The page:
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Neanderthal genes in Africa

Genome of present-day Africans has more Neanderthal DNA than expected

Blue OX Studio / Pexels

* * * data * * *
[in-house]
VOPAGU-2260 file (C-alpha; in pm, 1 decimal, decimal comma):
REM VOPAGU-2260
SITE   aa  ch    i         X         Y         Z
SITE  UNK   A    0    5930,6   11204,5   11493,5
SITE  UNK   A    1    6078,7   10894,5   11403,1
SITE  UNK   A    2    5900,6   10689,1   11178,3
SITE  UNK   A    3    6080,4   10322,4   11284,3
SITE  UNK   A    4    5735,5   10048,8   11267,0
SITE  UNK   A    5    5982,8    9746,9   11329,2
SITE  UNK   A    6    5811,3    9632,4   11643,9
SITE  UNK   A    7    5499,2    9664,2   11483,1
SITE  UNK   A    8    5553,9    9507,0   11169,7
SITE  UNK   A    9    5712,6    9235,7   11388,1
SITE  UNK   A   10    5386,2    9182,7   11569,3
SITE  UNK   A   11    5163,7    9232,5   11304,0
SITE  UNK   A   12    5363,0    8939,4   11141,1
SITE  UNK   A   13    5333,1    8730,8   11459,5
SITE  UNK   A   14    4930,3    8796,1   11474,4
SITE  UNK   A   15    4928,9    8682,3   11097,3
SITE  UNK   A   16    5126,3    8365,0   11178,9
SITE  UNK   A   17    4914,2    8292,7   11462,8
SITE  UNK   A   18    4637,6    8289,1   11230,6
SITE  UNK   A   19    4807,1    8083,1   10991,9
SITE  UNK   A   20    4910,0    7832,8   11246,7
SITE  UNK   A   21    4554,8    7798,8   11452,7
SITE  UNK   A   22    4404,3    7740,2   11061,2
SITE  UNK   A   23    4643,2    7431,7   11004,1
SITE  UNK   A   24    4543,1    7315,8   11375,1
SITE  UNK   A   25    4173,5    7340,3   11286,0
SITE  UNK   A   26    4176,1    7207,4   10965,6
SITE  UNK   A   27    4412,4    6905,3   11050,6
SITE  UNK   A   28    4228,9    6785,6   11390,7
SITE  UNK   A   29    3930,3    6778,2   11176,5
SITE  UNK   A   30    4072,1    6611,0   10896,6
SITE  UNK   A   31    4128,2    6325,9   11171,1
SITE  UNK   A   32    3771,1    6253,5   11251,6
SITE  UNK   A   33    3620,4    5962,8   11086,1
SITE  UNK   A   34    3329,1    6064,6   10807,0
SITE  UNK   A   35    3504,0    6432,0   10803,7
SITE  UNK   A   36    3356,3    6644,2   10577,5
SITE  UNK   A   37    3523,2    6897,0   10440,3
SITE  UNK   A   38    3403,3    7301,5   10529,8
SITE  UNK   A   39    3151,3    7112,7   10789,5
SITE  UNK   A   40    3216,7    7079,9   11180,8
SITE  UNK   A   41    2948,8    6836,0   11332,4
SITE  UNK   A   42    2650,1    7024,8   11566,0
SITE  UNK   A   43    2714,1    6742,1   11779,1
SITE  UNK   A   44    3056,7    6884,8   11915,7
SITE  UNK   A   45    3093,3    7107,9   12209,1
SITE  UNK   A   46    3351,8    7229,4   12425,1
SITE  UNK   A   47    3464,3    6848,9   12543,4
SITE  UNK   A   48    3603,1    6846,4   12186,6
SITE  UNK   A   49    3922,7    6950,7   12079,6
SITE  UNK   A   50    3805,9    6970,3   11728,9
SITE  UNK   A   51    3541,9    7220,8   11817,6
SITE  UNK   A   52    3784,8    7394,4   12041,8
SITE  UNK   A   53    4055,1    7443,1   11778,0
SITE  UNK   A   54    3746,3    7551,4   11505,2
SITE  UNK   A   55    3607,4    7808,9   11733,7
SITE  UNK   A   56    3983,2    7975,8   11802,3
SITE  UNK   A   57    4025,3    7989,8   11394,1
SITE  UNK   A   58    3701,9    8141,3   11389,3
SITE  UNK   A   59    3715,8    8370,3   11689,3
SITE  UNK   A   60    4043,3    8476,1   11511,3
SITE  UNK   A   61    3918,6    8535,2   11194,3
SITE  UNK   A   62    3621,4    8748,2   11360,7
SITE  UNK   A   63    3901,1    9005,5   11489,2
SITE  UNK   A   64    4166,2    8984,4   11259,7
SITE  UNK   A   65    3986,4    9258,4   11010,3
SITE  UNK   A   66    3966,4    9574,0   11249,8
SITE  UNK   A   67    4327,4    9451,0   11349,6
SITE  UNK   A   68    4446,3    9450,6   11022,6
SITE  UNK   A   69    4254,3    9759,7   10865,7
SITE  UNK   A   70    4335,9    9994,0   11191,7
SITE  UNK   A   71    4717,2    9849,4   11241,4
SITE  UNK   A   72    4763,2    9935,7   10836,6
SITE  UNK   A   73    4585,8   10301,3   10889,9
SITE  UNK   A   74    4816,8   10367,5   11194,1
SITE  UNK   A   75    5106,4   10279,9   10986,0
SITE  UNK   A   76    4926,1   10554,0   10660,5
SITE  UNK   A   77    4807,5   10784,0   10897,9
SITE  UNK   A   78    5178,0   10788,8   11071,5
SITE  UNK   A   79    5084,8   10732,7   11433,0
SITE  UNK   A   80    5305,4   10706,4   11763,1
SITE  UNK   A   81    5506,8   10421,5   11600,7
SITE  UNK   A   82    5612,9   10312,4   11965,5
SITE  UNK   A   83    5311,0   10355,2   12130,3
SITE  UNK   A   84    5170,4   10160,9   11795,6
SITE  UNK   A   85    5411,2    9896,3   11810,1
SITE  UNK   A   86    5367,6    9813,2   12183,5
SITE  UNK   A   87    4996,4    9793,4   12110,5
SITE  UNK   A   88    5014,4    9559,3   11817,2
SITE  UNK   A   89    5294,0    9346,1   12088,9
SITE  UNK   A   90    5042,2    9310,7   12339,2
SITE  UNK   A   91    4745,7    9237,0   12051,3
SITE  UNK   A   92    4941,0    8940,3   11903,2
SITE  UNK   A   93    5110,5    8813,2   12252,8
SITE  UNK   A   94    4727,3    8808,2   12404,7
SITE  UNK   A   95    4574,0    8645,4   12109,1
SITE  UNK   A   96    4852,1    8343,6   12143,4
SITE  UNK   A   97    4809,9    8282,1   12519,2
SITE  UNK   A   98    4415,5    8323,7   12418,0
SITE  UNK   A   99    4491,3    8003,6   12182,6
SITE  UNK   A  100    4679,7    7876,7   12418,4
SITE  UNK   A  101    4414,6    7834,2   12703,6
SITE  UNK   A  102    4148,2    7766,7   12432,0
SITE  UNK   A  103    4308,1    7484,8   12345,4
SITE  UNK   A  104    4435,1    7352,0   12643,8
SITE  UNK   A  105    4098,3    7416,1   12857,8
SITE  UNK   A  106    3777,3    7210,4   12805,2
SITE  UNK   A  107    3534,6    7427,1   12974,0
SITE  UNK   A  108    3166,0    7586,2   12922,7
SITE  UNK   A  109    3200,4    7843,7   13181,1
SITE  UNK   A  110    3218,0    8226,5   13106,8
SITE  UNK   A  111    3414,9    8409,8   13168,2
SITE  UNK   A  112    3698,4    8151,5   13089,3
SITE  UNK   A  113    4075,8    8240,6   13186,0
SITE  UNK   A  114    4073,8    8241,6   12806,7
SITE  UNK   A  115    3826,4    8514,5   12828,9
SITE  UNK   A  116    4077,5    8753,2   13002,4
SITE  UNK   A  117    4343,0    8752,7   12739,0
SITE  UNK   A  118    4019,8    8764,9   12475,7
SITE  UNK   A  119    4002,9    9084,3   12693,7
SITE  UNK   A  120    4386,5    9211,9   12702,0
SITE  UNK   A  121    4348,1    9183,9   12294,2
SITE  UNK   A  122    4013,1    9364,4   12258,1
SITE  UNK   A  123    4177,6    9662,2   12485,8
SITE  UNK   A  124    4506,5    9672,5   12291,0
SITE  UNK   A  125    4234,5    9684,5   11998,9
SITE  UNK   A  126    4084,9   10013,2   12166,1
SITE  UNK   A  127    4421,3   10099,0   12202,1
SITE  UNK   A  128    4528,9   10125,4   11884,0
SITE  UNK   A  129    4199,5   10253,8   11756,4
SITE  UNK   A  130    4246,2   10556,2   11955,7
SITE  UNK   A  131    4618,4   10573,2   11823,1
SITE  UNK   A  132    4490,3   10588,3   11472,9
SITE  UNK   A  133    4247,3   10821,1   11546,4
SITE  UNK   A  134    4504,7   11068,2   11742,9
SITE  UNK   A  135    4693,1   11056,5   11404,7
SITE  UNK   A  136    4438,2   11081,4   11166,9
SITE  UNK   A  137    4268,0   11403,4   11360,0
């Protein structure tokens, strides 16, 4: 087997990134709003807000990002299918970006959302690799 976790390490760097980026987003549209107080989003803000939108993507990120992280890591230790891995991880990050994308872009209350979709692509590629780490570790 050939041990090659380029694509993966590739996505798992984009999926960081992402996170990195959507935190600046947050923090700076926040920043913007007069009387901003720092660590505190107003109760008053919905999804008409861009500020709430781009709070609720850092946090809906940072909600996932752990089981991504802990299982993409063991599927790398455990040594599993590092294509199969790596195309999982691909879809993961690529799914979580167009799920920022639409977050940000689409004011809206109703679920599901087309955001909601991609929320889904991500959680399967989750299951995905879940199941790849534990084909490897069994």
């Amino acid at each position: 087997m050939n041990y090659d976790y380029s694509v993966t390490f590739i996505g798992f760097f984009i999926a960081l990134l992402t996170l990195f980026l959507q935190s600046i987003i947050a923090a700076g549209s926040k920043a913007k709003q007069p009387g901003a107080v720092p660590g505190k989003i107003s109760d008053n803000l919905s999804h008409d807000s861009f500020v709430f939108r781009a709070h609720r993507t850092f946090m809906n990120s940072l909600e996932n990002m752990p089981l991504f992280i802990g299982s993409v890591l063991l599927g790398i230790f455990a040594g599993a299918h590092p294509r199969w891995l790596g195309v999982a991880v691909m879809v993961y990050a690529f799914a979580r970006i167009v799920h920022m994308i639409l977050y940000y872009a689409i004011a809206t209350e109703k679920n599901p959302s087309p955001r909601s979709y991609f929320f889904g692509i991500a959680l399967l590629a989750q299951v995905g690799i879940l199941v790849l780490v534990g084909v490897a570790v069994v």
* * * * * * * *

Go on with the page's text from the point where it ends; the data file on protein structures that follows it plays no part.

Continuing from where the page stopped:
It has been known for many years that the genome of humans from Europe and Asia contains stretches of DNA from Neanderthals, the ancient human beings that went extinct 30,000 years ago. However, the general consensus was that Neanderthals did not make any major genetic contribution to the current populations of Africa. Now, two studies are reexamining this theory. One, led by Joshua Akey of Princeton University, USA, analyzed the genome of 2,504 people from all over the world and identified a significant presence of Neanderthal DNA among Africans (Cell, January 30). According to the research, Europeans and Asians have about three times as much Neanderthal DNA as Africans—a wave of modern humans may have interbred with Neanderthals in Europe and then migrated to Africa 20,000 years ago. In the second study, a team led by Marcelo Briones, from the Federal University of São Paulo (UNIFESP), compared the genetic material of nine Neanderthals with that of 41 archaic and 52 modern humans. Camila Rodrigues and Renata Ferreira found signs of a Neanderthal contribution to the mitochondrial DNA (transmitted only by women) in African populations (BioRxiv, February 6, 2019; F1000 Research, in press). “Unlike other studies, our results indicate that mixing occurred between modern men and Neanderthal women,” says Briones.